Andy Knott MBE is Chief Executive Officer of the League Against Cruel Sports. This is a sponsored post by the League Against Cruel Sports.

Few things divide the nation like hunting.

It’s odd, because there are far fewer foxes than people and not many of those go hunting. Nor are most people, principally concerned with just getting by, around to see this increasingly secretive blood ‘sport’ take place.

There’s also a lot else to worry about right now. Foxes don’t fill our petrol tanks, spread Covid-19, or stop us getting to hospital by blocking the motorway.

Nor do they determine the price of gas or whether we have a border across the Irish Sea. The deliberate hunting of wild mammals was made illegal with the passing of the Hunting Act 2004. So why the fuss?

A senior huntsman has just been found guilty of encouraging more than half the registered hunting packs in England and Wales to break the law. Could it be that we are sick and tired of hunters chasing foxes around our countryside for fun, whilst sticking two fingers up to the rest of us?

That’s why it matters: The public want laws that work and politicians who understand what is important to them. They want their views to count as much as their neighbours’. Tearing Mr Fox to pieces with a pack of hounds, for most right-minded people, is not a noble activity or one they can easily identify with.

Supporting those that do hunt, or turning a blind eye to it, is not a good look. It’s about behaviours, good old-fashioned example setting, fairness and trust.

This may explain why hunting a fox attracts such strongly held views where cruelty to others, often more cuddly creatures, do not.

Just ask Theresa May. Her 2017 general election pledge to allow a free vote to repeal the Hunting Act landed on the wrong side of the public mood, and with it went her majority. Good or bad, that affected us all. Boris Johnson didn’t make the same mistake, pledging not to repeal the Hunting Act in his 2019 manifesto. But neither did he commit to strengthening the law, sieve-like as it is with its nine exemptions. By doing nothing could both sides of the hunting divide claim a win?

No. The recent conviction of Mark Hankinson, Director of the Masters of Foxhounds Association (MFHA) at Westminster Magistrates court, for encouraging or assisting others to commit an offence under the Hunting Act 2004, contrary to Section 44 of the Serious Crimes Act 2007, exposed the truth.

The now infamous Hunting Office webinars that brought this deceit to our collective attention promise to change the dynamic on hunting forever. With more than half of the 200 registered hunts in the country attending, we learned from Hankinson that ‘trail’ hunting, the supposed laying of a scent on a pre-planned trail, is really just a “smokescreen”.

According to him it’s only done in order to “portray to the people watching that you’re going about legitimate business.” Perceptions matter. For nearly two decades hunting has been alive and kicking, unlike many a fox. It is telling that not one of those attending the webinars seemed to blink an eyelid at being incited to break the law.

Hankinson and others on the webinars talk about exemptions to the act allowing them to hunt wild mammals with impunity, in one instance calling them a “terribly good wheeze”. Elsewhere they note that terrier men – men on quad bikes who, in the bad old days, would dig foxes out of their earths, or stop up their escape routes to enable a ‘better’ hunt – are their “soft underbelly”, because why would they be needed if all the hounds were doing was chasing a smelly rag?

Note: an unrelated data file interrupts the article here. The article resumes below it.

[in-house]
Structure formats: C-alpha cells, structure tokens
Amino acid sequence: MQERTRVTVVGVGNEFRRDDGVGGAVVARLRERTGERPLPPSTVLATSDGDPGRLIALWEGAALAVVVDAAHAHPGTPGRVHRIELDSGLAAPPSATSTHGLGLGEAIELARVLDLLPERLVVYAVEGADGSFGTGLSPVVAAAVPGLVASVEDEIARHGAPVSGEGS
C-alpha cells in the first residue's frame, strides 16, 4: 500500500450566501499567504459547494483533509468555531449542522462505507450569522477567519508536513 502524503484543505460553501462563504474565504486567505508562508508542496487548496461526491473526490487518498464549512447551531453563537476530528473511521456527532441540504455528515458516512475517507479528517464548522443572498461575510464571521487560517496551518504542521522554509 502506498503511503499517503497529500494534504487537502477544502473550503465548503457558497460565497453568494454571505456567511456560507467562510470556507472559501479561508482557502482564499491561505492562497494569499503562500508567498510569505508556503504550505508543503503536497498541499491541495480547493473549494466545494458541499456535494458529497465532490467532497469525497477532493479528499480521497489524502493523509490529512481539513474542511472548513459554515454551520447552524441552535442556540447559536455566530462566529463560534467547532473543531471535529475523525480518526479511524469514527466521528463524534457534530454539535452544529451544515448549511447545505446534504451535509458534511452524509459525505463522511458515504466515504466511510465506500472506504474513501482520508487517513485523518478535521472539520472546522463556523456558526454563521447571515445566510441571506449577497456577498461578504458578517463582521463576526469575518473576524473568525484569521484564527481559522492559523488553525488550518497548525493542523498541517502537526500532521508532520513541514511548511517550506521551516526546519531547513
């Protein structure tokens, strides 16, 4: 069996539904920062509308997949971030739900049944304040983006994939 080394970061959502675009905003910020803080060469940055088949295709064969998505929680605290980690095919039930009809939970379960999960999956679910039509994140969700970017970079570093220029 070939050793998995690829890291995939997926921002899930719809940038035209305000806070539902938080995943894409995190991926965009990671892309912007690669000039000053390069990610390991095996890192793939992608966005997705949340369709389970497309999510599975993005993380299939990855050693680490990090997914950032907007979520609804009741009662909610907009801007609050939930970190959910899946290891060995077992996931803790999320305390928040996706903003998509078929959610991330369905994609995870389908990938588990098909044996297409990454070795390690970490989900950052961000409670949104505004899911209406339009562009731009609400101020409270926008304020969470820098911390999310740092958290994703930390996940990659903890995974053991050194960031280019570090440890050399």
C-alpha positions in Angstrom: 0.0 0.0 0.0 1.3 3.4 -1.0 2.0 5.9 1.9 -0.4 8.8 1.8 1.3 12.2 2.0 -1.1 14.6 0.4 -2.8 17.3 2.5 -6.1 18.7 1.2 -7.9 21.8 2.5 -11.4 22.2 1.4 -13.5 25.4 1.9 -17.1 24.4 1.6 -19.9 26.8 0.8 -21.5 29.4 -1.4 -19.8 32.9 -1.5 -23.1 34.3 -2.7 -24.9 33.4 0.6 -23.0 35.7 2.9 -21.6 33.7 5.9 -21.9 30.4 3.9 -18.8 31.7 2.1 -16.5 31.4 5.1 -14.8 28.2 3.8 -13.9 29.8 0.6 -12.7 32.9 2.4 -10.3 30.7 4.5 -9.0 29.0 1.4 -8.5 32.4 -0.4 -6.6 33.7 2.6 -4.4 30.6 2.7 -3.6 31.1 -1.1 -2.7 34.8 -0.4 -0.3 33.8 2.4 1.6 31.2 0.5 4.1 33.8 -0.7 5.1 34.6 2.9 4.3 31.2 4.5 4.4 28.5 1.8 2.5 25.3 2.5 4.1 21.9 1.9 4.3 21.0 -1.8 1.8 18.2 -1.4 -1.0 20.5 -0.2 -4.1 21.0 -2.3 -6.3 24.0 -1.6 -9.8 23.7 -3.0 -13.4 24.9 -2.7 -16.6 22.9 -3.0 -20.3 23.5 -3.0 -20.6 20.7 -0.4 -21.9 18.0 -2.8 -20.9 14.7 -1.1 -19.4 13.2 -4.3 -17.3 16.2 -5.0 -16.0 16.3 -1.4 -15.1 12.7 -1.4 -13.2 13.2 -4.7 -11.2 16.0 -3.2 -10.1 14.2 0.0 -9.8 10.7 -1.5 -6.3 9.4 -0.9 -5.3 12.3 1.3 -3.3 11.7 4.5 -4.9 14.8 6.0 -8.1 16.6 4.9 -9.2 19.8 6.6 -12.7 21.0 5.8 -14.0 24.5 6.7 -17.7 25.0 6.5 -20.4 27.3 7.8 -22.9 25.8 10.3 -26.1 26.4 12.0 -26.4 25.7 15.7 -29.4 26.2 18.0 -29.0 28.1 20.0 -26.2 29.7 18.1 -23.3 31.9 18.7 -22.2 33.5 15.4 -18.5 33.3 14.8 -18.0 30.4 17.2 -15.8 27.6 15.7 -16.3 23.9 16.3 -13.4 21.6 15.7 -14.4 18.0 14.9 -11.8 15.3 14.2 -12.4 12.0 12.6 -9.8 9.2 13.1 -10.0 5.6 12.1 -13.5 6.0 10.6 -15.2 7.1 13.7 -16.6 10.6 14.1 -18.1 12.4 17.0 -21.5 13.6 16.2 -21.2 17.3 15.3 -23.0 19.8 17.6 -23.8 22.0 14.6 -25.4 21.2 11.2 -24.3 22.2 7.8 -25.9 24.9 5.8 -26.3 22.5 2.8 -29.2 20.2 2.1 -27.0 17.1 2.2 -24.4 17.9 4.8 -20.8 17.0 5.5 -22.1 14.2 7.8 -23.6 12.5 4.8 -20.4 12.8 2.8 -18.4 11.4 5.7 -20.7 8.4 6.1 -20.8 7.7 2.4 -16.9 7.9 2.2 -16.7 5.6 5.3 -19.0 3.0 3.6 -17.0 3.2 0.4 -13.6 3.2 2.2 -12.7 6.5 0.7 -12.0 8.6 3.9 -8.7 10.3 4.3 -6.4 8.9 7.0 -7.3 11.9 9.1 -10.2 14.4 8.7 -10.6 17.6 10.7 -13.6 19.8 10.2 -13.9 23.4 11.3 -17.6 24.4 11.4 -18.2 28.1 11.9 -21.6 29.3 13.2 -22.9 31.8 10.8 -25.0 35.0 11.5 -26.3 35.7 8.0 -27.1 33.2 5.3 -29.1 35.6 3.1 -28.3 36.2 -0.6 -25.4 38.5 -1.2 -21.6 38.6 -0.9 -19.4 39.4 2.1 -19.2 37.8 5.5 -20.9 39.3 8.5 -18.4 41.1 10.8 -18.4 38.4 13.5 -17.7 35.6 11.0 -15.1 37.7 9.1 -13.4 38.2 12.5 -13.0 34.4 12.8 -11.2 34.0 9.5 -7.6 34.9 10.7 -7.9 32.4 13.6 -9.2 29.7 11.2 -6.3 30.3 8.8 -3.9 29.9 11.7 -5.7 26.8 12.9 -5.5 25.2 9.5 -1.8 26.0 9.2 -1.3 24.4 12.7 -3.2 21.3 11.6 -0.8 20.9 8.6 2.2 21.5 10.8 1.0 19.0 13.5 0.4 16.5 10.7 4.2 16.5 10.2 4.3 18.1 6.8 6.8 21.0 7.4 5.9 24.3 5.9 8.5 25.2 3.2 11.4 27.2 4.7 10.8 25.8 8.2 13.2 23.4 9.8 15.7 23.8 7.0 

When talking about how hunters can avoid arrest, retired Chief Inspector Phil Davies, the Countryside Alliance’s police liaison officer, chimes in with advice on how to “create that smokescreen, or that element of doubt, that we haven’t deliberately hunted a fox”. It’s not hard to see hunting as a metaphor for the various other divides, injustices and inequities voters often perceive in the ‘system’.

Hankinson and his pals have pulled off what their opponents have often struggled to do: they have exposed the Hunting Act 2004 as one of the finest examples of political ‘have your cake and eat it’ dishes ever served up for public consumption. No difficult binary ‘in or out’ ‘jab or no jab’ decisions for us to make here. Rather, we were asked to believe that hunting wild mammals had stopped – banned – whilst the hunters were allowed to go about their business as normal.

Politicians past and present could reasonably claim to have pulled off that rare trick of satisfying both sides for so long. As with most things that seemed too good to be true, it wasn’t.

The Hunting Office revelations now present this country with the opportunity to properly end hunting; just as the public were promised in 2004. Major landowners, awaiting the verdict of this trial to determine whether to replace their current suspensions of hunting on their land with permanent bans, are set to lead the way on an area covering nearly 2.5 million acres in total.

One such is the National Trust, which votes on such a motion at its annual meeting on October 30. The largest membership organisation in the country, you might say this is a de facto mini referendum on trail hunting in this country. Other smaller landowners, including local councils, are considering following suit if they have not done so already. Those managing vast tracts of land such as Ministry of Defence can – and should – easily follow.

The Government now has the opportunity to strengthen the Hunting Act and in doing so bank some trust before the next general election. It’s a chance to unite.